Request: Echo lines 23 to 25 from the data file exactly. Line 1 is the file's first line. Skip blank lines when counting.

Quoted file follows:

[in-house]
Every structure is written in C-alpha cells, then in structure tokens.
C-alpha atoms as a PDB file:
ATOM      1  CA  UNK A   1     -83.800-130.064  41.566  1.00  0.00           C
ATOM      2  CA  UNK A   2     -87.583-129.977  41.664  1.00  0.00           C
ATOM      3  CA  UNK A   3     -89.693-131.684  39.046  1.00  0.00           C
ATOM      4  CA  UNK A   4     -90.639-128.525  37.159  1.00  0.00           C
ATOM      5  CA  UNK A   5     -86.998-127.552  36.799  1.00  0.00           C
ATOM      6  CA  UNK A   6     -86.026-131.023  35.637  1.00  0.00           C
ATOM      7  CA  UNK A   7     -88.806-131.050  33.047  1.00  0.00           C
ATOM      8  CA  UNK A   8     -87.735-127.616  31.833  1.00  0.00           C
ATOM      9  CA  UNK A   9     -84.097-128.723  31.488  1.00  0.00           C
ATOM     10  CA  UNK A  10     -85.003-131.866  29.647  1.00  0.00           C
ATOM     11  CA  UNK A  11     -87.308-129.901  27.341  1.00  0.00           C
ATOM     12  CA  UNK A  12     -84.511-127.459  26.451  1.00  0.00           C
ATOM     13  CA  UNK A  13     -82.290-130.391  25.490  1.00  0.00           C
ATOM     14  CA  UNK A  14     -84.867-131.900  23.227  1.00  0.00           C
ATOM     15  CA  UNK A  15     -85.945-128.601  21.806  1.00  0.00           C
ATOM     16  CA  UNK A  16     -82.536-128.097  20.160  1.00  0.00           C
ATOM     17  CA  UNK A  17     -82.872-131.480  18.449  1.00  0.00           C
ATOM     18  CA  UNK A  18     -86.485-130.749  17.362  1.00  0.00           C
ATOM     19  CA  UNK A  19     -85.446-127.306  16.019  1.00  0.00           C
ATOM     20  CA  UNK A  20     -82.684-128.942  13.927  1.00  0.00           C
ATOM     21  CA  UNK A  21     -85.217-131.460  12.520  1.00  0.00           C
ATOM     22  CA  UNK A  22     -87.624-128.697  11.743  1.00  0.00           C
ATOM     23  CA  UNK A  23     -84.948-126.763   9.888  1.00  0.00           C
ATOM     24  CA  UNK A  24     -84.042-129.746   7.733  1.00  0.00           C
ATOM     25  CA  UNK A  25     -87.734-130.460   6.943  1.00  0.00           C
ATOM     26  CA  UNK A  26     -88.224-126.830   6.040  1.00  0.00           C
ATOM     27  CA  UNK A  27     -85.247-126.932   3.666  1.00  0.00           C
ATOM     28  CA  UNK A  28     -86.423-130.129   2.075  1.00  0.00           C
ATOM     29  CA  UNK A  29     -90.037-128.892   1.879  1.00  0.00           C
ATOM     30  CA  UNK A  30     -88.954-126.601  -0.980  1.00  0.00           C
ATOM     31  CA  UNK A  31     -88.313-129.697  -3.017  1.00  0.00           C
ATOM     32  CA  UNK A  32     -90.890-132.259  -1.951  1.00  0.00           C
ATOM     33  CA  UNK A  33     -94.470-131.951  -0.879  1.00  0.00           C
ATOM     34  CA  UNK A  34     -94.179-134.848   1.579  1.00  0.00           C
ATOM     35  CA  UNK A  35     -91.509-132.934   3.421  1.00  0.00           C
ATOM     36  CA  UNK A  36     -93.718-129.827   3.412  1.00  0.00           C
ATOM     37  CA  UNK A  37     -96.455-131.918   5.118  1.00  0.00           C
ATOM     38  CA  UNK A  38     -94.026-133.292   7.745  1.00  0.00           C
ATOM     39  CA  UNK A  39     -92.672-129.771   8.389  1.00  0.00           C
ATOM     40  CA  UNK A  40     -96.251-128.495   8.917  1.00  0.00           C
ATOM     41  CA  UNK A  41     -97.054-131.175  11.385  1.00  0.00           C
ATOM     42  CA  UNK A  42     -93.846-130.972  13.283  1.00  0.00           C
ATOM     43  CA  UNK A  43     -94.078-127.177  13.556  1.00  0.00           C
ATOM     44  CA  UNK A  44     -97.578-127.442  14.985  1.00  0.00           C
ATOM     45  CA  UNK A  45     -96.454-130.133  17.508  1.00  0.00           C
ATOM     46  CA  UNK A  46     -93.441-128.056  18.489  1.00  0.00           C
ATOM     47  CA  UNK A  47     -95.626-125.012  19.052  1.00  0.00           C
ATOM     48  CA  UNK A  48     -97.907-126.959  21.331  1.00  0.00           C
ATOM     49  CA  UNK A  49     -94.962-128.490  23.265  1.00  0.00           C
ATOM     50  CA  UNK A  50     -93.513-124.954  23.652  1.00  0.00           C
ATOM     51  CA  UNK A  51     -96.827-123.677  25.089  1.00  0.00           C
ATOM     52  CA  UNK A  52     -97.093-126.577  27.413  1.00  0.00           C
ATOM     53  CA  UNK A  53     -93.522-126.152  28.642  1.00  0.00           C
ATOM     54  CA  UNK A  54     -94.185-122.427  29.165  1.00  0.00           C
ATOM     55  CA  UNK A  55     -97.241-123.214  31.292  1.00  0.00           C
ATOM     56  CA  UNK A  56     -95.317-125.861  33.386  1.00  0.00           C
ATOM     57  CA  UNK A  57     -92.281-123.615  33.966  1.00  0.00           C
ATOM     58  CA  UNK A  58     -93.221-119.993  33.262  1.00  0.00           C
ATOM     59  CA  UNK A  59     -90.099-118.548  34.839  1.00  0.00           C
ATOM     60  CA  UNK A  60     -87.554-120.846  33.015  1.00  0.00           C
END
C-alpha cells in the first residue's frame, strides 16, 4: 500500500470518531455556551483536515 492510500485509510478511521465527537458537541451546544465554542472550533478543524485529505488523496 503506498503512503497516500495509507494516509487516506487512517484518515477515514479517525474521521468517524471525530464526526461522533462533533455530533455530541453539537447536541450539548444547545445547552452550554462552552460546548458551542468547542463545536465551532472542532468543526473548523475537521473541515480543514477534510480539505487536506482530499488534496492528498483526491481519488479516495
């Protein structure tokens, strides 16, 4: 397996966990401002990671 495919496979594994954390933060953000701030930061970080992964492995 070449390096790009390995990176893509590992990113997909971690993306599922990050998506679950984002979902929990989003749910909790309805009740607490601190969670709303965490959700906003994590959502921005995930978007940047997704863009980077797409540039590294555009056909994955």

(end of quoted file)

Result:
ATOM     20  CA  UNK A  20     -82.684-128.942  13.927  1.00  0.00           C
ATOM     21  CA  UNK A  21     -85.217-131.460  12.520  1.00  0.00           C
ATOM     22  CA  UNK A  22     -87.624-128.697  11.743  1.00  0.00           C